While most of America might not recognize it, minority groups face an uphill battle when it comes to obtaining important resources. As a result, they often find it difficult to overcome the circumstances they were born into. One specific area in which this is becoming evident involves financial services like insurance and lending.
Discriminatory Practices Holding Minorities Back
While there are still instances of extreme discrimination in today’s society, most of it flies under the radar and is very subtle in nature. Unless you’re a victim of the discrimination – or actively looking for it – you probably won’t see it. This is definitely true when it comes to car insurance.
Just a couple of years ago, Consumer Federation of America (CFA) found that major insurers charge good drivers 70 percent more in predominantly African American zip codes than in predominantly white zip codes. For perspective, that’s roughly $1,060 compared to $622.
“These findings suggest a troubling pattern of high rates in African American communities regardless of driver history,” Tom Feltner, Director of Financial Services at CFA, said at the time the report was released. “We are not rushing to judgment about why this happens, but it is urgent that regulators, lawmakers, and the industry take a hard look at these findings and address the impact of high auto insurance prices on drivers living in predominantly African American communities.”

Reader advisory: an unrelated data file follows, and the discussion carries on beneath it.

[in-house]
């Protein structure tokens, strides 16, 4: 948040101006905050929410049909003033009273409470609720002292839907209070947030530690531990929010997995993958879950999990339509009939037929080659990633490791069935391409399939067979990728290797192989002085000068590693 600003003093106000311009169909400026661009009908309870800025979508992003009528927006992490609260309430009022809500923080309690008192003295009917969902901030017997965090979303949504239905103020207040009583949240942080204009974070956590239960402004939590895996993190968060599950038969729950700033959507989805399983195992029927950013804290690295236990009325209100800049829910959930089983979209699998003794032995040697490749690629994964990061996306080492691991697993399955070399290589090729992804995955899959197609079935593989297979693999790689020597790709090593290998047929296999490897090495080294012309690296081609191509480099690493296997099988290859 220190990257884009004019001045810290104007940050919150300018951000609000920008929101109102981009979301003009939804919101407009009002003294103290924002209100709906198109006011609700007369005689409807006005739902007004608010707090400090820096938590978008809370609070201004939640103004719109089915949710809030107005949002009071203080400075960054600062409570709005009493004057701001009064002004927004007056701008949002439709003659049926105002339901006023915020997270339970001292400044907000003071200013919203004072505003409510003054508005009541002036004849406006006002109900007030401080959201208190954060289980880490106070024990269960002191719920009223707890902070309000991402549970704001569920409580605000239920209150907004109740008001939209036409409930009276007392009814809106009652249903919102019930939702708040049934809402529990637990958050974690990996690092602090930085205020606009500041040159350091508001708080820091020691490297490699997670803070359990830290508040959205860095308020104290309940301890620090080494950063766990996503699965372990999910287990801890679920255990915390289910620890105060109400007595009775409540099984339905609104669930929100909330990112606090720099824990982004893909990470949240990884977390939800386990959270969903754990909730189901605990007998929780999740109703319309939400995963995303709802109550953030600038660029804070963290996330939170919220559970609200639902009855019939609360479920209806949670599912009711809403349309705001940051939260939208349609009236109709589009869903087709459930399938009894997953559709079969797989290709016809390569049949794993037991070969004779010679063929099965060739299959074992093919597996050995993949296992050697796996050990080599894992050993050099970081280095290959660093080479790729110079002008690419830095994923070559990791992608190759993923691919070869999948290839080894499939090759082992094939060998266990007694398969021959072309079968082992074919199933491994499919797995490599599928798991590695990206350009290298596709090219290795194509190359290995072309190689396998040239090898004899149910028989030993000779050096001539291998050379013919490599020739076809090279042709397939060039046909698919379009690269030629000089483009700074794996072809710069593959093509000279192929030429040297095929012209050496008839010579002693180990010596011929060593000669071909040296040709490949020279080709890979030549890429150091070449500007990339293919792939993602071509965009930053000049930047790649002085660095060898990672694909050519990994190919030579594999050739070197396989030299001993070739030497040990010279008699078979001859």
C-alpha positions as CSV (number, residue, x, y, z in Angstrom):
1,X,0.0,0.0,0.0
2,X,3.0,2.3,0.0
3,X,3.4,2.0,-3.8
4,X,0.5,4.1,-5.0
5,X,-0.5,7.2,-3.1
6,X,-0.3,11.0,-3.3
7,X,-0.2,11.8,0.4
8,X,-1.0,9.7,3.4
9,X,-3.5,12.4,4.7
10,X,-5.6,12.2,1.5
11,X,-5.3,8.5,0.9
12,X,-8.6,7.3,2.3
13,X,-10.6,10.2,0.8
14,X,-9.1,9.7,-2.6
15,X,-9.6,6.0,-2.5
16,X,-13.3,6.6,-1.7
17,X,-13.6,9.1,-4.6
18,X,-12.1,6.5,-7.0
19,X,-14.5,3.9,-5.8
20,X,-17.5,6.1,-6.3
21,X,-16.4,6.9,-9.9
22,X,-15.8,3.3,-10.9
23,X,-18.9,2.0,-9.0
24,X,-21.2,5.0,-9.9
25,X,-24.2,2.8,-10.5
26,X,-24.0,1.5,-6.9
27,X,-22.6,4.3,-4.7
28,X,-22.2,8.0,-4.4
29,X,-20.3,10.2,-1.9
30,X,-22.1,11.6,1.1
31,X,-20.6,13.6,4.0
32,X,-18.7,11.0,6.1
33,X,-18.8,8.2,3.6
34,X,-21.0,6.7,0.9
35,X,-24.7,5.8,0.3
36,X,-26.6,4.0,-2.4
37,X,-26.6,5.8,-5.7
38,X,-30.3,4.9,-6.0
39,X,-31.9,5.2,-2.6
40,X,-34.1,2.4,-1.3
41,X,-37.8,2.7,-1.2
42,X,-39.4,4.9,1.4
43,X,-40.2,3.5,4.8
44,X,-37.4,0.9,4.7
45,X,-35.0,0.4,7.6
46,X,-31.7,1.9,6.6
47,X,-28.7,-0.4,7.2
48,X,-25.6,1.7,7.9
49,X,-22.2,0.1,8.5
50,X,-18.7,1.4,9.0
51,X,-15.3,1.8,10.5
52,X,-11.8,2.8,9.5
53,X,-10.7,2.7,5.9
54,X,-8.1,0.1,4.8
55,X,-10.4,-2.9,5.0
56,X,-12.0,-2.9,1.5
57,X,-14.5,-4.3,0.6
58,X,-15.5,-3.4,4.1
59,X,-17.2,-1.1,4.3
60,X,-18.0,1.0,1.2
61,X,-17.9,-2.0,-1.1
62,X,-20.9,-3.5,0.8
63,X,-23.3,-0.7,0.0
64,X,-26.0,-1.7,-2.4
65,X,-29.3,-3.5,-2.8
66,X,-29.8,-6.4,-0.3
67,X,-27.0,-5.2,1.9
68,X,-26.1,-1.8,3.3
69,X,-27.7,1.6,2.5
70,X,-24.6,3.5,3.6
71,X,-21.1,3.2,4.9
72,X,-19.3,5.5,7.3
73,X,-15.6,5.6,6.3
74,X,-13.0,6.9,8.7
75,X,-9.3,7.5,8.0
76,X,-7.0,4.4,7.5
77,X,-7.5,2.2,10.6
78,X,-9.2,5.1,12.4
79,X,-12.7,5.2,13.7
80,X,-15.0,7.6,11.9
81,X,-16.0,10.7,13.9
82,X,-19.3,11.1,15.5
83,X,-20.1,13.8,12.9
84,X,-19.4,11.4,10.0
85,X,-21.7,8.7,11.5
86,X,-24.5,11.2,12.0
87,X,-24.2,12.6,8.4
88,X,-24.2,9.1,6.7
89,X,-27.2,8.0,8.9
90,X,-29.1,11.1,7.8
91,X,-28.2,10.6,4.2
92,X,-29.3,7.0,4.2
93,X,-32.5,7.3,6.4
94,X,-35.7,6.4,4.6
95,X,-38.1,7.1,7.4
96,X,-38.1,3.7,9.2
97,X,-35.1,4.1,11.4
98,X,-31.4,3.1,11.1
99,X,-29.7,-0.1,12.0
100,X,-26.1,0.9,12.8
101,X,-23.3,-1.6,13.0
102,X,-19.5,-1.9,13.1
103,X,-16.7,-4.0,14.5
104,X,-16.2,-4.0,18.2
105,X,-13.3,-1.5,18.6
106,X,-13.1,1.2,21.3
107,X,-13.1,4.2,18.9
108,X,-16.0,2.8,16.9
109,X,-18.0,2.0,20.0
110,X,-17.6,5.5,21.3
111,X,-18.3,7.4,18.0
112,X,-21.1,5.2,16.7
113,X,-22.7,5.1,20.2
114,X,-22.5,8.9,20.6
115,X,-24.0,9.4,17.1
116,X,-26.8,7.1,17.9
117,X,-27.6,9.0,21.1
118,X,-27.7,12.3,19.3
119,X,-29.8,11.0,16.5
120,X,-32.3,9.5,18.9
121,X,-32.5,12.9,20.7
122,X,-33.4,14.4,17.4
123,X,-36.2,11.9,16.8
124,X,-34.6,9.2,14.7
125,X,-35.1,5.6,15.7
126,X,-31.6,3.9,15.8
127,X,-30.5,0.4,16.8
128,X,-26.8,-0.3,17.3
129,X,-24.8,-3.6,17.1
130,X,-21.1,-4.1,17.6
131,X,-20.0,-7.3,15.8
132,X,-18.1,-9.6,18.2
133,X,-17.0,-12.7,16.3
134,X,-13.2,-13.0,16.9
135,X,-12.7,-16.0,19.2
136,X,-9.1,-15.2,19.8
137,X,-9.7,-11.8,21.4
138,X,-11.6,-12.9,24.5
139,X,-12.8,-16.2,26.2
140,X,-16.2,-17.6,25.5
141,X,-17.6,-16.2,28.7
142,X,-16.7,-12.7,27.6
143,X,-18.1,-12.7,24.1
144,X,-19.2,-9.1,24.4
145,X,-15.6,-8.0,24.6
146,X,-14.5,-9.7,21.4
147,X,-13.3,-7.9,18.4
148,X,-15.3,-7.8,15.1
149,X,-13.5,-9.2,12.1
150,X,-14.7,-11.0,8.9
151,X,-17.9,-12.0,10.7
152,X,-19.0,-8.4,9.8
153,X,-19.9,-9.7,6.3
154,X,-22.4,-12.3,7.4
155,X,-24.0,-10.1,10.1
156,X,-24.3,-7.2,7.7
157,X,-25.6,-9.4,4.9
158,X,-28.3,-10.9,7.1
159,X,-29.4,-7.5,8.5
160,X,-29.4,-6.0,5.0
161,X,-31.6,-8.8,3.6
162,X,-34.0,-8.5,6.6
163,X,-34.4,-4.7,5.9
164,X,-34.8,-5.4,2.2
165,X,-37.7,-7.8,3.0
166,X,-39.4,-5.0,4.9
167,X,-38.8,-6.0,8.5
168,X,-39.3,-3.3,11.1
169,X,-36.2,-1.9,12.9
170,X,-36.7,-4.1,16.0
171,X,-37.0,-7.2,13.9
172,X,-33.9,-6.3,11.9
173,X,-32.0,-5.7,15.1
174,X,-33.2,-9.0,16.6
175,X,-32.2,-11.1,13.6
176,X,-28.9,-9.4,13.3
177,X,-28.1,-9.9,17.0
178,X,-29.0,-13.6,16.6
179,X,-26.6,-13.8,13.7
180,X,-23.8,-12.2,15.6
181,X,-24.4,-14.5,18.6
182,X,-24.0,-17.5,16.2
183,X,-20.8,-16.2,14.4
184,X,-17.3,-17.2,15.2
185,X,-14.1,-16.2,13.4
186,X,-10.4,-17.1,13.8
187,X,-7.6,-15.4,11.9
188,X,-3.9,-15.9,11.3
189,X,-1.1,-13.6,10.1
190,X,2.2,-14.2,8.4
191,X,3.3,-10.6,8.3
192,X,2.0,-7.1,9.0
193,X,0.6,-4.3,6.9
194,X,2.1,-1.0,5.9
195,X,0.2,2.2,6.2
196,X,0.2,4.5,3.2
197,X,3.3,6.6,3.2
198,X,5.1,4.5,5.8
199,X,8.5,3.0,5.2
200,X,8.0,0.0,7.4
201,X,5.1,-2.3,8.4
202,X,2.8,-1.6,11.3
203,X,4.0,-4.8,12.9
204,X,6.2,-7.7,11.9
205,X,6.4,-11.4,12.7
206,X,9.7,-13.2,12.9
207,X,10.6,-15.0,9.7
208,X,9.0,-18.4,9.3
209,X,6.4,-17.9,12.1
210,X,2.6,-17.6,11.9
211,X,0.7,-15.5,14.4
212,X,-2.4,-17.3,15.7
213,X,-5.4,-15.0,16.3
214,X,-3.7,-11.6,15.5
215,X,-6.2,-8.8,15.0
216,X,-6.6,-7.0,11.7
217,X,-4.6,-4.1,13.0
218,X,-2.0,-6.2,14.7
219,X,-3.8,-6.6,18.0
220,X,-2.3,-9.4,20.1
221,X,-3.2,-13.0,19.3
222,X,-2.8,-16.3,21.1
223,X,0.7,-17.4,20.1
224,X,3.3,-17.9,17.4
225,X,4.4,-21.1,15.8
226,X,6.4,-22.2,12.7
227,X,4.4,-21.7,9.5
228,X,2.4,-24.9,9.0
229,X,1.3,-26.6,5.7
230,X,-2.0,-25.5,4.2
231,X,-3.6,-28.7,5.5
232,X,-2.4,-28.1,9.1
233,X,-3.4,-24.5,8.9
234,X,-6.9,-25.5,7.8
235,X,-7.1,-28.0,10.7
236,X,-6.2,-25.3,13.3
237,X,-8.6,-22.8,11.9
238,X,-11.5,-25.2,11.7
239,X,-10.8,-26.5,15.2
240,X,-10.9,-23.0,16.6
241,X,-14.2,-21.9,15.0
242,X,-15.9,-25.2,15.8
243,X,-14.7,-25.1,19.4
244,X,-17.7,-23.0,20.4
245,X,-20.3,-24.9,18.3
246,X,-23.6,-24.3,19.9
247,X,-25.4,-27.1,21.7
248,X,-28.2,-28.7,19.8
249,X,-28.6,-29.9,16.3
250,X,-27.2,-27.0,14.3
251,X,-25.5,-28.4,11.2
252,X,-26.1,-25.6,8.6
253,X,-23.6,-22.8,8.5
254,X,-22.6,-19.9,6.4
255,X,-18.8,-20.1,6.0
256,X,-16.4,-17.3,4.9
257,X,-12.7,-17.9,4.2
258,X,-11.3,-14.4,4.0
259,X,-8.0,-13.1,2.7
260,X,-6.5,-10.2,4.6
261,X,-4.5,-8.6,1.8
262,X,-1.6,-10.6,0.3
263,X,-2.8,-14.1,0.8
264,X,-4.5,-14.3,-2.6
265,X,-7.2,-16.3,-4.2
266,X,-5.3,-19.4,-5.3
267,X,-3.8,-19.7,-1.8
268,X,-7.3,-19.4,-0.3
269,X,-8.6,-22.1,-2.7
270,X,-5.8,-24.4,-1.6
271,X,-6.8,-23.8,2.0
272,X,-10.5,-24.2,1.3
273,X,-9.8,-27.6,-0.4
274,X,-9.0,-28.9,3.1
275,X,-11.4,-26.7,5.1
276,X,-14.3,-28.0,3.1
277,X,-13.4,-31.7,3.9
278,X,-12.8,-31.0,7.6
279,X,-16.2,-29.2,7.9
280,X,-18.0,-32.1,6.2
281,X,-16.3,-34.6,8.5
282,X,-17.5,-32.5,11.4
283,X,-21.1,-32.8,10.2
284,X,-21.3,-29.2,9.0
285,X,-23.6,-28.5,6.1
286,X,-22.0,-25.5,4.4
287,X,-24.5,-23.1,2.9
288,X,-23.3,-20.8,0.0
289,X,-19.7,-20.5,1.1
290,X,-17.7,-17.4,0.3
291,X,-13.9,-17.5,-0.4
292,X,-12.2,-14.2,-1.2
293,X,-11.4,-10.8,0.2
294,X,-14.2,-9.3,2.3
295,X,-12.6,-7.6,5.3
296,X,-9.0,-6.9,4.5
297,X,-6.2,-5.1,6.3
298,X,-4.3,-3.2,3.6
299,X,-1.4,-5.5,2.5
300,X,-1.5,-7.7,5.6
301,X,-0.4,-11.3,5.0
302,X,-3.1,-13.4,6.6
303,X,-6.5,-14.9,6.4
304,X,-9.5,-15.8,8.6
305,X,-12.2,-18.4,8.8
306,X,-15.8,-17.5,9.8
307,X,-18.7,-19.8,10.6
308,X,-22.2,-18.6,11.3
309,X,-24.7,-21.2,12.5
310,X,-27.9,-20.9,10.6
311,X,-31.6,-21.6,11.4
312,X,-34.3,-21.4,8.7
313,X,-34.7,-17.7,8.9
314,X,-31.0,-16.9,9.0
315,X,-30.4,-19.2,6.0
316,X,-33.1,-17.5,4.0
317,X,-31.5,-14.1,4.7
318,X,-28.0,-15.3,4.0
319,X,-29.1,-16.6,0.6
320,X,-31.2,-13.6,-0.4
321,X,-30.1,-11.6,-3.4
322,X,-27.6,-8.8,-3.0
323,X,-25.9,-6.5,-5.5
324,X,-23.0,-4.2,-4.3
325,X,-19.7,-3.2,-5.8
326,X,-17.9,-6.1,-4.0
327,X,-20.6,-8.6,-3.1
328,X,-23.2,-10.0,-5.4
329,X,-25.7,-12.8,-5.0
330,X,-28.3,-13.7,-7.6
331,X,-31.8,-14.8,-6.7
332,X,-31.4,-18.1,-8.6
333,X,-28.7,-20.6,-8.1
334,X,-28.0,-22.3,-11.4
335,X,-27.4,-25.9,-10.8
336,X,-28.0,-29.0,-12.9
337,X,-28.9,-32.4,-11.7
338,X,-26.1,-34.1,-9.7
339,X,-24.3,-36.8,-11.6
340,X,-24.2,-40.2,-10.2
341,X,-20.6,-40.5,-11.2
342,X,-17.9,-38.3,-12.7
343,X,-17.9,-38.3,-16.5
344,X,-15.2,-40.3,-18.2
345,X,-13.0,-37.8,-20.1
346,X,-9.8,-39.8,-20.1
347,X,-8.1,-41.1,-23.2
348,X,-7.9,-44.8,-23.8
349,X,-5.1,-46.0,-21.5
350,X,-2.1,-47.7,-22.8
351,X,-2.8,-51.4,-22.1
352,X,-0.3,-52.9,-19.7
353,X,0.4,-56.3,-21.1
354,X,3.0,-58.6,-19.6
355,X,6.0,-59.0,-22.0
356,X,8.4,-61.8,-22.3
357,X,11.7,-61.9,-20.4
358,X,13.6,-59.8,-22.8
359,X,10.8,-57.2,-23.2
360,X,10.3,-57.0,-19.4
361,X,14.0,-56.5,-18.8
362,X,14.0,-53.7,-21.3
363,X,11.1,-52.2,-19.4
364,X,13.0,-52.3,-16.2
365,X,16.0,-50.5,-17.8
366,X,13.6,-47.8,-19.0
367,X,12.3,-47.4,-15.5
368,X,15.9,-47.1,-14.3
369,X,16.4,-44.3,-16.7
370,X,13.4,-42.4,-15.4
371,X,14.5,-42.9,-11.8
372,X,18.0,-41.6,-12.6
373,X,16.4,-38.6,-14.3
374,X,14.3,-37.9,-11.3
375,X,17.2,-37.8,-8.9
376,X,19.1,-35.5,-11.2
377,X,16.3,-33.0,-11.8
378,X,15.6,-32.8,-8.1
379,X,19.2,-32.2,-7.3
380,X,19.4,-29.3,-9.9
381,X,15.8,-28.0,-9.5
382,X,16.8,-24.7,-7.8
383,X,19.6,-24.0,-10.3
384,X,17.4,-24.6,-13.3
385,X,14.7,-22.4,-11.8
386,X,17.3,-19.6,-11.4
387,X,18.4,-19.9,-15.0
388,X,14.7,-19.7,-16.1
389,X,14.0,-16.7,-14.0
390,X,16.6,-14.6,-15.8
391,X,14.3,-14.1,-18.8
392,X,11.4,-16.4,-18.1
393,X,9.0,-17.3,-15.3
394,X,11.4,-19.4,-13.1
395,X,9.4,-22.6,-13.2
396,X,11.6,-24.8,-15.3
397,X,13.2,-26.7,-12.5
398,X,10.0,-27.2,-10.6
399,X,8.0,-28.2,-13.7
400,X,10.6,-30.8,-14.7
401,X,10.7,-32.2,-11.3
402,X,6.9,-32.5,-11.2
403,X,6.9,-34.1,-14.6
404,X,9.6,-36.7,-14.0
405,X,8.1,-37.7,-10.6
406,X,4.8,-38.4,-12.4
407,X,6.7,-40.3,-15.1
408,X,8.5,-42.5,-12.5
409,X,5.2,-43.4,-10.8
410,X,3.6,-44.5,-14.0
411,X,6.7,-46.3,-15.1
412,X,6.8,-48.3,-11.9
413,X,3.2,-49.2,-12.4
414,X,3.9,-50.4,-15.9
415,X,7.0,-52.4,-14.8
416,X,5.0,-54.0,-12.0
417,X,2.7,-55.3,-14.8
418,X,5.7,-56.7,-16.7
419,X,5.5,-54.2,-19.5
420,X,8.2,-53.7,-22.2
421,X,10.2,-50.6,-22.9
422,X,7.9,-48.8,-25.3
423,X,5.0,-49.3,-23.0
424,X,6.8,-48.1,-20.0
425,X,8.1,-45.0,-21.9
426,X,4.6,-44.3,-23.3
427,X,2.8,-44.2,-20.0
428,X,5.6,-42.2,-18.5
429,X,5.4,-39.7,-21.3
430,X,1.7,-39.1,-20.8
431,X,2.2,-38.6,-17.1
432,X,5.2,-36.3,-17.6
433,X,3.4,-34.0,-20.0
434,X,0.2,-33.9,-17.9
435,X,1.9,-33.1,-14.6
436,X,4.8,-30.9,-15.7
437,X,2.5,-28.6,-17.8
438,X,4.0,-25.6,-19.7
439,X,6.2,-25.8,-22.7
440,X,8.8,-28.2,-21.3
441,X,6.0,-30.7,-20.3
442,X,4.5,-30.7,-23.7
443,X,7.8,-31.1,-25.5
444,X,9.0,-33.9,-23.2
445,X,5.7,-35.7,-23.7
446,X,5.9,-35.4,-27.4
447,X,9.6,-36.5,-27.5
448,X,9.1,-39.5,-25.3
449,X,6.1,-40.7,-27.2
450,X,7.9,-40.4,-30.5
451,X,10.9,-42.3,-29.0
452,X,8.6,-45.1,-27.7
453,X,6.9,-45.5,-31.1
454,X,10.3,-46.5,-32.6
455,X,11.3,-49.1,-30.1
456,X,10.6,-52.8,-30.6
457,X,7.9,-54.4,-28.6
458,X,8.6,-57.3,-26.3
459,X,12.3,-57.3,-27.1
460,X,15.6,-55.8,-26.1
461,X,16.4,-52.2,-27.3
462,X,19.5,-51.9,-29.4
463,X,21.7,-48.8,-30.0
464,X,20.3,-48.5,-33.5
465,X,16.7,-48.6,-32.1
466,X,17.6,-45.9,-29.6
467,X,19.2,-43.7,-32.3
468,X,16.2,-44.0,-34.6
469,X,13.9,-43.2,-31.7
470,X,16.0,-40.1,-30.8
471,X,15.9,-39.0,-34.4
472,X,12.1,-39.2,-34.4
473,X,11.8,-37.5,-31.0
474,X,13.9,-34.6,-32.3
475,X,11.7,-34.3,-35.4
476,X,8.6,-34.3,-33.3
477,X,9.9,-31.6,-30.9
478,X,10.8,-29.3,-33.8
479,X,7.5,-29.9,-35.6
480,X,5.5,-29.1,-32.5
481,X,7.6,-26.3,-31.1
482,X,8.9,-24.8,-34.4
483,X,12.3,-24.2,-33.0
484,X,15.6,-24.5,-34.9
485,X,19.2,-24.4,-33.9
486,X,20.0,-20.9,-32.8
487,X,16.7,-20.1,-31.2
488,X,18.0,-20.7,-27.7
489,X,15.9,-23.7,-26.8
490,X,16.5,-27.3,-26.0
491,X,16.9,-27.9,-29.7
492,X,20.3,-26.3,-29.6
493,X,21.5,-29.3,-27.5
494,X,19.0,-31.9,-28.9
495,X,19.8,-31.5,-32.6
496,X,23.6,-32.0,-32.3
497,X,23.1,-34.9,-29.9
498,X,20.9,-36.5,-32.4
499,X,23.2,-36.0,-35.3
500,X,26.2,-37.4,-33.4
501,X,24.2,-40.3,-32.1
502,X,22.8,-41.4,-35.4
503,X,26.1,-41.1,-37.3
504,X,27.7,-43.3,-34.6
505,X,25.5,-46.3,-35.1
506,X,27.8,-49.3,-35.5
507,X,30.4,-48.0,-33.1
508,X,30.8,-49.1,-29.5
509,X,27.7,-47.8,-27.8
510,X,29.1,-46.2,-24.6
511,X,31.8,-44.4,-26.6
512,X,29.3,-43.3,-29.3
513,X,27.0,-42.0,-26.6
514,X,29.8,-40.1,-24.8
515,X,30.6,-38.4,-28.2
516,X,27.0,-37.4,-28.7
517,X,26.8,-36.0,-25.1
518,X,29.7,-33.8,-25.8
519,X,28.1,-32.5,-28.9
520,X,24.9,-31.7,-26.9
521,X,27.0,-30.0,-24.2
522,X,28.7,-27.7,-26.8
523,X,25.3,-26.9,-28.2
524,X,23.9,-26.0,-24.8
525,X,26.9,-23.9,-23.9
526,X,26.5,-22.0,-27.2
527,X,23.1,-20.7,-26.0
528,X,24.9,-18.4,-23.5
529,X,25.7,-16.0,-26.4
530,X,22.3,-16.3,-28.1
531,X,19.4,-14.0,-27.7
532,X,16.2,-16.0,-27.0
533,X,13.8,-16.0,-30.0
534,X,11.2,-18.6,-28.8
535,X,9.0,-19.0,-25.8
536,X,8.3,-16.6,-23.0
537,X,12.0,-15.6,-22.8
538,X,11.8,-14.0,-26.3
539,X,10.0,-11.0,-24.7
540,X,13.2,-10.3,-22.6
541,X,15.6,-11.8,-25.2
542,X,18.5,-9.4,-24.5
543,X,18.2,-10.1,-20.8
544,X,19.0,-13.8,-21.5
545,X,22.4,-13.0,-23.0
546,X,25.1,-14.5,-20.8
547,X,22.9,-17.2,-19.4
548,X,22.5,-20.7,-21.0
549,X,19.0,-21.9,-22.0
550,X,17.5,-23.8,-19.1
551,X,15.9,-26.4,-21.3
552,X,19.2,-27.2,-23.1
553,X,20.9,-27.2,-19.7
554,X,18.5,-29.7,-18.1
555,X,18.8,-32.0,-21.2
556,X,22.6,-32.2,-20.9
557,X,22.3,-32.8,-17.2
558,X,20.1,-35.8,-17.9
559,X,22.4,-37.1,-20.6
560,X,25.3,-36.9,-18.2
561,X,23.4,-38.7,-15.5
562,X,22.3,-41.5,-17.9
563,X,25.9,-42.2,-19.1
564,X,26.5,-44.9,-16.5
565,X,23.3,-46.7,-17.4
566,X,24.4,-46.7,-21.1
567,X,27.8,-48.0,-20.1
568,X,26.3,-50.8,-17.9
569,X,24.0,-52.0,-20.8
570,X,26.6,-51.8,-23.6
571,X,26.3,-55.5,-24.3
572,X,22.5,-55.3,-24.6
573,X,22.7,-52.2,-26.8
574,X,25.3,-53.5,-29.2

The CFA research isn’t an isolated study. Pro Public and Consumer Reports also ran a similar study and got the same results (though with a less dramatic variance). Their research showed that insurers charge as much as 30 percent more to drivers in neighborhoods that have a dominant minority population.
In addition to insurance, the data shows that minorities also face an uphill battle when it comes to obtaining capital for the purposes of starting or growing a business. While it’s difficult for any entrepreneur to gain access to capital, the Small Business Administration (SBA) has conducted research that shows minority-owned businesses struggle disproportionately when trying to obtain capital.
“Minority business owners often face daunting obstacles when it comes to traditional credit markets,” Small Business Loans Co admits. “The study concluded that minority-owned small businesses require targeted loan programs in order to provide a level playing field in the realm of entrepreneurship and small business development.”
Most surprisingly, independent research also shows that working class blacks have a tougher time getting approved for mortgages. According to the annual mortgage lending study by the Pittsburgh Community Reinvestment Group (PCRG), the odds of a working class black getting rejected for a mortgage loan is roughly two times greater than a white working-class individual. In total, 46 percent of all mortgage loan applications submitted by African Americans in 2015 were denied.
The exact reasons for this disparity is still being studied – and much has to do with a shortage of cash to close and poor credit – but experts hypothesize that it has to do with high unemployment rates in black communities, as well as the income disparity between the black and white populations.
When Will the Playing Field be Leveled?
From the outside, it’s easy to feel as if the playing field has been leveled for minority groups in this country. However, when you study the raw data and look at the numbers gathered in research reports, it becomes clear that we still have a long way to go as a country. The first step is for people to acknowledge that these disparities and discrepancies exist. The second step is to start moving in the right direction by closing the gaps that unjustly hold minorities down.